Oil rose towards 108 dollars a barrel on Thursday as caution prevailed on prospects for a solution to Libya’s oil exports deadlock.
Brent crude for February delivery was 43 cents higher at 107.58 dollars per barrel, after settling 20 cents lower.
This is well up from a trough below 100,000 barrels per day late last year, but still around half of exports before protests paralysed the sector.
Analysts said expectation that exports would quickly surge back towards the 1.4 million barrels per day before strikes at oilfields began last July had evaporated.
The lost anticipation is due to escalating tensions between the Tripoli government and an armed grouping controlling three eastern oil ports.
“The market was too optimistic about developments in Libya.
“It’s clear that the conflict is far from resolved and it’s not going in the right direction,” said Bjarne Schieldrop, chief commodity analyst at SEB in Oslo.
Libya said Wednesday it will stop doing business with, and take to court, any foreign firms trying to buy oil from eastern ports seized by armed protesters.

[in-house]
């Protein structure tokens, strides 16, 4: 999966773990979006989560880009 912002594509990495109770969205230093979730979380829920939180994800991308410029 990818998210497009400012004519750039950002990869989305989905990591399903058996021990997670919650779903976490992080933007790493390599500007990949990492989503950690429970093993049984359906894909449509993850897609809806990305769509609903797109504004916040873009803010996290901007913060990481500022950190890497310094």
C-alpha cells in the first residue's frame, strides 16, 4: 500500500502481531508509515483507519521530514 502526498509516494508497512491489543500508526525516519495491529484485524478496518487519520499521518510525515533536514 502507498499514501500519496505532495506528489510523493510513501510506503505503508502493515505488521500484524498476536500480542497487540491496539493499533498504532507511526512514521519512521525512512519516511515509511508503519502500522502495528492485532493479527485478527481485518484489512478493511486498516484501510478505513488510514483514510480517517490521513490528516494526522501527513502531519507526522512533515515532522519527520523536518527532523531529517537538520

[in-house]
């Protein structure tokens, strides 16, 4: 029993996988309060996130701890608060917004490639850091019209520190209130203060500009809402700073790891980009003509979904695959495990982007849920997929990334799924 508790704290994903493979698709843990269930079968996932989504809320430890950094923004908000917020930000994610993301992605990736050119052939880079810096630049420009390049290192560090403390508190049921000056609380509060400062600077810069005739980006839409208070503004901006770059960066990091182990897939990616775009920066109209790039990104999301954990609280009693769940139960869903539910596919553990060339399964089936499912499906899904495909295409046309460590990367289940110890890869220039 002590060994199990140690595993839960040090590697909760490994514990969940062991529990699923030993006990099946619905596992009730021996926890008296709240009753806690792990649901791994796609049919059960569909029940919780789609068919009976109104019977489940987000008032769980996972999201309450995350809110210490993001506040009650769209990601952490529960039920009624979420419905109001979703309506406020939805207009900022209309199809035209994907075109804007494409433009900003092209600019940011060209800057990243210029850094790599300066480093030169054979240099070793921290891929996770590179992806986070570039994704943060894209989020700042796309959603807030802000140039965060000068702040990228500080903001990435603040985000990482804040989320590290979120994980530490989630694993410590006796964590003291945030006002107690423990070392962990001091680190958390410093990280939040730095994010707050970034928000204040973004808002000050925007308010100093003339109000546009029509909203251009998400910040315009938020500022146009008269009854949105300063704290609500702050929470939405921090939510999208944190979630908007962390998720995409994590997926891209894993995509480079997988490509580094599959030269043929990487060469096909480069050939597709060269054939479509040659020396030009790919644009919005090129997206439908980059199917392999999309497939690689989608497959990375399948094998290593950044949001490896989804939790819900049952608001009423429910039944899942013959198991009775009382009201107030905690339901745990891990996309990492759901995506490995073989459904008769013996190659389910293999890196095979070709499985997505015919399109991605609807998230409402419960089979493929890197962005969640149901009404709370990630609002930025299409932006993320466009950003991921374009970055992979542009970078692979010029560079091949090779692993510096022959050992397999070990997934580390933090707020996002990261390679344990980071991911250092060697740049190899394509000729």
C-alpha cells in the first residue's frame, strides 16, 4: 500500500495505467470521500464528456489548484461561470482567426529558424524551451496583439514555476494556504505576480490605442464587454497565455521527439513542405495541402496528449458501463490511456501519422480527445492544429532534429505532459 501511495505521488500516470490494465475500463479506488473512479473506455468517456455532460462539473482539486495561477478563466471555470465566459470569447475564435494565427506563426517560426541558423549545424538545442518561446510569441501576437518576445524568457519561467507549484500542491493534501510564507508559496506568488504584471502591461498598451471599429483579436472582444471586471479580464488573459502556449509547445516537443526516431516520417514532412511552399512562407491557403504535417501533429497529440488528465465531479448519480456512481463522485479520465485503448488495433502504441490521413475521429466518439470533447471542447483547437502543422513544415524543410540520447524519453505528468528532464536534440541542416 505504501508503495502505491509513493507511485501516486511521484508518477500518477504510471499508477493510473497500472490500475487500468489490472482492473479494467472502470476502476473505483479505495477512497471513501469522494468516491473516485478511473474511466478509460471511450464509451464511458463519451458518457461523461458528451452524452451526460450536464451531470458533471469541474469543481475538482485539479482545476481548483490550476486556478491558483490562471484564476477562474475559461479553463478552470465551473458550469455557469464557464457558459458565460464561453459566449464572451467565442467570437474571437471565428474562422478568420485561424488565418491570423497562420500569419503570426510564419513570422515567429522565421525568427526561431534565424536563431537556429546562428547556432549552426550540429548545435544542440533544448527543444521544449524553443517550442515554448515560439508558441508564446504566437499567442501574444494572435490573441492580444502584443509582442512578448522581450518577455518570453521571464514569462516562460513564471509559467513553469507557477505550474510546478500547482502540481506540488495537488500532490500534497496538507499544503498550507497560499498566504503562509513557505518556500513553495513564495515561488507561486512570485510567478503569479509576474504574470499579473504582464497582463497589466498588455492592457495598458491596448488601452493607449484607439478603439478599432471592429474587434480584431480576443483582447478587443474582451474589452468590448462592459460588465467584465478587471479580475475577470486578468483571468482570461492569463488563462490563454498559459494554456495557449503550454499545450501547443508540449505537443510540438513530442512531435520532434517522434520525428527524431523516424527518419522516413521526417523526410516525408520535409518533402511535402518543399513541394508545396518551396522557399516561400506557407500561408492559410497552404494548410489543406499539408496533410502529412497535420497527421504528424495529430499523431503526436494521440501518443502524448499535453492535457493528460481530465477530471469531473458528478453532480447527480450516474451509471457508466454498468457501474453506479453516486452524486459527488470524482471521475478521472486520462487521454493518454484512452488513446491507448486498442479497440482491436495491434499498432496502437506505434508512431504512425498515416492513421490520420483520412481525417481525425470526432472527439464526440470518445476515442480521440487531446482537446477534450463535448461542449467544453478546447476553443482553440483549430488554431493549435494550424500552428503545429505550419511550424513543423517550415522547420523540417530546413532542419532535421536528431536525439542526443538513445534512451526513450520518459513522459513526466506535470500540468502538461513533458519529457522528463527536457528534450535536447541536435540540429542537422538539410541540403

The statement came after tension built this week with rebels inviting foreign firms to buy crude from them.
The Libyan navy fired warning shots over a tanker trying to load oil illegally.
U.S. oil was up 27 cents at 92.60 dollars.
Meanwhile, the Cushing stocks rose, total U.S. crude stocks fell by 2.7 million barrels in the week to Jan. 3, data from the U.S. Energy Information Administration (EIA) showed.
Overall U.S. crude inventories fell for the sixth straight week, totalling 33.5 million barrels for the period, the largest six-week drop since October 1990.
Still, the commercial stocks remain near historical highs due to growing U.S. oil output.
Gains in Brent were limited by a stronger dollar, which hovered near a seven-week high against a basket of major currencies.
A stronger dollar makes commodities priced in the greenback more expensive to holders of other currencies.
Investors will look to U.S. non-farm payrolls on Friday for signs of continued recovery in the world’s largest economy.
These signs may bolster speculation over imminent cuts in the Federal Reserve’s commodity-friendly stimulus programme.